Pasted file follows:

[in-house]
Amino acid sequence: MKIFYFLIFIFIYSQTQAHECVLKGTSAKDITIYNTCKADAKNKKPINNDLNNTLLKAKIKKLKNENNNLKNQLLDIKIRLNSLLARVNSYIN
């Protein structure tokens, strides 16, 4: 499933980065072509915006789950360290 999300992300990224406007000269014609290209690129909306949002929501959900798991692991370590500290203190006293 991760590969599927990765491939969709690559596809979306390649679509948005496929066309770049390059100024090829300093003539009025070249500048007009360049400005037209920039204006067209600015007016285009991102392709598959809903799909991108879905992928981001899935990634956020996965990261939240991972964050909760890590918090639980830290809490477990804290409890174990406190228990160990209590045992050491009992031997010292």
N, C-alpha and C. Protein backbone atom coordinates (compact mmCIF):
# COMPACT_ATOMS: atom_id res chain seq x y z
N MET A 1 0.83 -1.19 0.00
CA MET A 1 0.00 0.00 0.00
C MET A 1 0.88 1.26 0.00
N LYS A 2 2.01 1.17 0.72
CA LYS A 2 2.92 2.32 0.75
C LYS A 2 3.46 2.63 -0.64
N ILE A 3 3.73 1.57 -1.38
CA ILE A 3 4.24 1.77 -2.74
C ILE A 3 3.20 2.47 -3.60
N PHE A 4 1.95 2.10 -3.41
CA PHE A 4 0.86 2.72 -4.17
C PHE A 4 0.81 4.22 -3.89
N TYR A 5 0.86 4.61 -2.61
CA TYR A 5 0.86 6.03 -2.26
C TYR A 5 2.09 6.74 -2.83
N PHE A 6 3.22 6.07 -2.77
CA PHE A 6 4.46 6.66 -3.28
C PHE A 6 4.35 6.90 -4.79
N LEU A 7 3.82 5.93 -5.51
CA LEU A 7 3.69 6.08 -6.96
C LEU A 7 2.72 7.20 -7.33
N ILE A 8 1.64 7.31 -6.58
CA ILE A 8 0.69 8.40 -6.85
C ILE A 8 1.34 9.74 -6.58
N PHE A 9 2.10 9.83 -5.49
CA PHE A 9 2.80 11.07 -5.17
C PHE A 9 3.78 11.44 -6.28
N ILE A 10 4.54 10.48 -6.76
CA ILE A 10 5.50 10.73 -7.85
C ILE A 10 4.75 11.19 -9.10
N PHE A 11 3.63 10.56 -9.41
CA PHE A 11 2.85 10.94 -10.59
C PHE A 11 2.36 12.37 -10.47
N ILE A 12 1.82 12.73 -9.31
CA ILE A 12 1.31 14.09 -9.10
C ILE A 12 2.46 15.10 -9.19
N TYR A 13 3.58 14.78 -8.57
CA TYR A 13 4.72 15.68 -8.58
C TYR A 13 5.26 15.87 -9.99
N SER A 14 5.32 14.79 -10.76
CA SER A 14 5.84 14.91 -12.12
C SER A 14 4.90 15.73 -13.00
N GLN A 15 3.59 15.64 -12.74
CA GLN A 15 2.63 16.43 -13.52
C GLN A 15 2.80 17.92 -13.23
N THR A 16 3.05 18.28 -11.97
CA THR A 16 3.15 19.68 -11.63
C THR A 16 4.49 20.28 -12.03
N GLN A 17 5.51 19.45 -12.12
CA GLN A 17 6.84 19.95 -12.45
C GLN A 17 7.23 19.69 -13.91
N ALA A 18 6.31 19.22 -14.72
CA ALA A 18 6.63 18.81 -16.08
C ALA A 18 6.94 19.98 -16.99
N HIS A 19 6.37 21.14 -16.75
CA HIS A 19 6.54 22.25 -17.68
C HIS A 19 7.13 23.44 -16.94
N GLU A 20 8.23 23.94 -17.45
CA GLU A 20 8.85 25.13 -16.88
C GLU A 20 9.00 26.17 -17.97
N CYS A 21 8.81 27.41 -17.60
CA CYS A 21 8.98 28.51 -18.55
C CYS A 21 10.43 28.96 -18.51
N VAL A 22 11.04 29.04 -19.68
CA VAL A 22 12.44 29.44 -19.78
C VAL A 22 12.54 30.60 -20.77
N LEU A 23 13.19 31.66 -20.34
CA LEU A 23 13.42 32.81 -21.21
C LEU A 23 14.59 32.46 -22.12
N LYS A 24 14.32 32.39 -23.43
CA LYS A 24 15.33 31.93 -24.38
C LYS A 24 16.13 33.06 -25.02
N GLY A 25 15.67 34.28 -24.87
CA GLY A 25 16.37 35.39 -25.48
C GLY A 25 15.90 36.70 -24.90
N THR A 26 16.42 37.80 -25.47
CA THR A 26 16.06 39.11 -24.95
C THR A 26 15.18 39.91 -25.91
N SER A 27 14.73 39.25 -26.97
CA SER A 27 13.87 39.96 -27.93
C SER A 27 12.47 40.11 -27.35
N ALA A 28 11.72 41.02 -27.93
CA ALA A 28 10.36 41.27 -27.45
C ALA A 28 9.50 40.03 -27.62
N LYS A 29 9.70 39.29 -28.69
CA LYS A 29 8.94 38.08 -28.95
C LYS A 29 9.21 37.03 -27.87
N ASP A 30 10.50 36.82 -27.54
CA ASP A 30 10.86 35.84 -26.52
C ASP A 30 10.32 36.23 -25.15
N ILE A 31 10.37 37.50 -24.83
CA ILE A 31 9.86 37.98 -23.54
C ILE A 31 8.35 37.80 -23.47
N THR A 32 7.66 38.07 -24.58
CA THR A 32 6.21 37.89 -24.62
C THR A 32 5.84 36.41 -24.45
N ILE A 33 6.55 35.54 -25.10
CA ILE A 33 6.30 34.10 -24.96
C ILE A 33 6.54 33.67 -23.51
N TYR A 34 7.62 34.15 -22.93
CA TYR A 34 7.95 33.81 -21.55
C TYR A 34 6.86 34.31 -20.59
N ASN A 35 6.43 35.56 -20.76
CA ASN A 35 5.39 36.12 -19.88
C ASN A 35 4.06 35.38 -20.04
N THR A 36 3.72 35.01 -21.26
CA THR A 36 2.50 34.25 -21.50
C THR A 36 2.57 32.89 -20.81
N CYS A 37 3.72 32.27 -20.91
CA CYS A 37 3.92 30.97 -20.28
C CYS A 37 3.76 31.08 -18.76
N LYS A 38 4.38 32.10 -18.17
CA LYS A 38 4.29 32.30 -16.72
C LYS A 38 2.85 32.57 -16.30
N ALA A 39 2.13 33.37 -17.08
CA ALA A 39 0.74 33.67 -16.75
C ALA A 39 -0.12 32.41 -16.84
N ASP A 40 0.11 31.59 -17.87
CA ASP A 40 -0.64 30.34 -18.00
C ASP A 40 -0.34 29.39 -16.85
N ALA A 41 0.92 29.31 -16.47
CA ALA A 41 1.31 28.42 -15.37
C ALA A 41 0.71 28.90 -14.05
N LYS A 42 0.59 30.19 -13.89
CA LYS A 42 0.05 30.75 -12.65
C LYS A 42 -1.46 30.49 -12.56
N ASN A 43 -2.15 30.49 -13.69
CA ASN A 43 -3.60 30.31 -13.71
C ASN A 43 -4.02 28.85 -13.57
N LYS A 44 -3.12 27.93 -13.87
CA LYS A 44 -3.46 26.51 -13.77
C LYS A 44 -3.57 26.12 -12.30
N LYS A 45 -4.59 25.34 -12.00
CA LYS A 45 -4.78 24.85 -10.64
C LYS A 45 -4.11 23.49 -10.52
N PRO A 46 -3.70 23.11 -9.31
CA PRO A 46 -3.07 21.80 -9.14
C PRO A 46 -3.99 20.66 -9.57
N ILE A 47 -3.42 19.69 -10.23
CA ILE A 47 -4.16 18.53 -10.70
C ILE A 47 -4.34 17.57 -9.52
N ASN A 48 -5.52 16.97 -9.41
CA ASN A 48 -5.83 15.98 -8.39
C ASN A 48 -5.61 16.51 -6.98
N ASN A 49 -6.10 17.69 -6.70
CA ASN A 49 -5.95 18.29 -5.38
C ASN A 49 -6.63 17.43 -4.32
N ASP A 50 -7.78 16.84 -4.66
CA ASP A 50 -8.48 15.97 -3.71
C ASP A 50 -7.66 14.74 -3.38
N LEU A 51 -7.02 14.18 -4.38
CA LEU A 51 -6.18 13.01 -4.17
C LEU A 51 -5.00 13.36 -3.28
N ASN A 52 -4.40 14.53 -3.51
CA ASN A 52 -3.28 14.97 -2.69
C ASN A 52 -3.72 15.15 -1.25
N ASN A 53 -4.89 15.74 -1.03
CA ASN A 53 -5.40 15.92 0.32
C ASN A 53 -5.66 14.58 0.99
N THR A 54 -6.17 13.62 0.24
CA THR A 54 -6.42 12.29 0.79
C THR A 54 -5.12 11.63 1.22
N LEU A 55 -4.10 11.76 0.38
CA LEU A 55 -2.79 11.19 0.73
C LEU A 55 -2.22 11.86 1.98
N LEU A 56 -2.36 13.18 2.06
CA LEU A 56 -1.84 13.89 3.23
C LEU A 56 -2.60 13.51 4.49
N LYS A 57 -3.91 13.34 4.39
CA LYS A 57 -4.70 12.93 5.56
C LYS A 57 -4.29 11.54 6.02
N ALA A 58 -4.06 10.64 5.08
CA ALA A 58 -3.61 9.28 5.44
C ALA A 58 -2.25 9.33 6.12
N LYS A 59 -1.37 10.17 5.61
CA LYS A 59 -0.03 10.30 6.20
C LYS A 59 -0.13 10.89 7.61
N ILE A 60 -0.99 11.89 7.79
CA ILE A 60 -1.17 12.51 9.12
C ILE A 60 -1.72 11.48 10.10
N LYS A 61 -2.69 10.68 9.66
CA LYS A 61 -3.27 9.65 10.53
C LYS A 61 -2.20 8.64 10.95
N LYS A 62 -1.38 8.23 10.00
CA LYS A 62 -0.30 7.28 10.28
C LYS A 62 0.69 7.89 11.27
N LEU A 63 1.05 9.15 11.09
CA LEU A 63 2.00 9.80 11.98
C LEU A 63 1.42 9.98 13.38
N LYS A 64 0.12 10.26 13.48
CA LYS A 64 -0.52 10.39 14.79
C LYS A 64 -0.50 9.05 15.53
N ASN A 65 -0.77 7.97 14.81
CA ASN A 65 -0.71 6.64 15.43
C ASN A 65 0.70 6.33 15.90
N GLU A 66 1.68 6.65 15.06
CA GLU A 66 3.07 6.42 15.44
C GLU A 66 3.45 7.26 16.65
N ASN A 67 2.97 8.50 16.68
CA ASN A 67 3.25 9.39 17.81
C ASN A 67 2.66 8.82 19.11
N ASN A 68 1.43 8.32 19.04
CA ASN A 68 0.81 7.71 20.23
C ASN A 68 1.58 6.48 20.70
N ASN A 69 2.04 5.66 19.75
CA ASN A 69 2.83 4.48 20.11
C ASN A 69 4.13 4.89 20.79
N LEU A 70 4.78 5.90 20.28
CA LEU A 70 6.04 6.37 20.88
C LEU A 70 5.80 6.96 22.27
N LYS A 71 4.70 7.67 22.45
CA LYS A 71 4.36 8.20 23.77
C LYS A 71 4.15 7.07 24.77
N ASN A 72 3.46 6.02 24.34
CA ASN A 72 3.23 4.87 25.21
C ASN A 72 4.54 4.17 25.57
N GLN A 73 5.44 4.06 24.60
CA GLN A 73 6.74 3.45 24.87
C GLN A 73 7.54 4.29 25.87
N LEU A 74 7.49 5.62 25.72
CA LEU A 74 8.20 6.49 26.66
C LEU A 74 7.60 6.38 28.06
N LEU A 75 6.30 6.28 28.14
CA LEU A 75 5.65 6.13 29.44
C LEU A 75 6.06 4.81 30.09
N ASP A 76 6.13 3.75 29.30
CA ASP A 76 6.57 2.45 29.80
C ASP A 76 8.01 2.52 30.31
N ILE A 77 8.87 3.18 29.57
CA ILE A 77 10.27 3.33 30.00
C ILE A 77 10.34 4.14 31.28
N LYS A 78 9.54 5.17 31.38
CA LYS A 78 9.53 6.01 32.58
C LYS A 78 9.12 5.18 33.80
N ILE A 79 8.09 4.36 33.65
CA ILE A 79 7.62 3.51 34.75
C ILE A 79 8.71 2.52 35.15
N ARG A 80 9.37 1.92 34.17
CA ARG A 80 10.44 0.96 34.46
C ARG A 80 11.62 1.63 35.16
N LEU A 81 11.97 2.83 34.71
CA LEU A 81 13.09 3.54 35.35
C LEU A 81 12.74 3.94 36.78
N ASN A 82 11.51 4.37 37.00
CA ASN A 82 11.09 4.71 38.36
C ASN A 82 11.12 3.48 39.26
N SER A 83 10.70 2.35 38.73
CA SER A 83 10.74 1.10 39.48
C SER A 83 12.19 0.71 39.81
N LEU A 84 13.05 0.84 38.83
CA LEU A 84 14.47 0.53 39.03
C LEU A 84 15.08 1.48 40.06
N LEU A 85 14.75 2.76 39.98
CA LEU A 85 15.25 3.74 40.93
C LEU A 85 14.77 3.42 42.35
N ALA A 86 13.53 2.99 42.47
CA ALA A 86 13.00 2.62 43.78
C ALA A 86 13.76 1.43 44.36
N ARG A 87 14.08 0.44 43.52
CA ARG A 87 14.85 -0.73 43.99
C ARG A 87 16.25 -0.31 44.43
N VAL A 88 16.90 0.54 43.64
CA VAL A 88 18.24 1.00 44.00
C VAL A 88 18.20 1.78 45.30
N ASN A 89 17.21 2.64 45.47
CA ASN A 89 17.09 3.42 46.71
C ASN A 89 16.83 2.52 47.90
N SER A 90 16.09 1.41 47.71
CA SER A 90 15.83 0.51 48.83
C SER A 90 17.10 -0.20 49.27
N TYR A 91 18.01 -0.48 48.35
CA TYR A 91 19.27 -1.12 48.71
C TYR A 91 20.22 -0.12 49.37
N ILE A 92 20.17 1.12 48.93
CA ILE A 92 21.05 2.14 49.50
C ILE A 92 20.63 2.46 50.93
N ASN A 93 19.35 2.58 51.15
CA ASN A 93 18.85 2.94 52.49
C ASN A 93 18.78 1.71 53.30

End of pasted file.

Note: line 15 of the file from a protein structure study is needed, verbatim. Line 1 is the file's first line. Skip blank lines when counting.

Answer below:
N PHE A 4 1.95 2.10 -3.41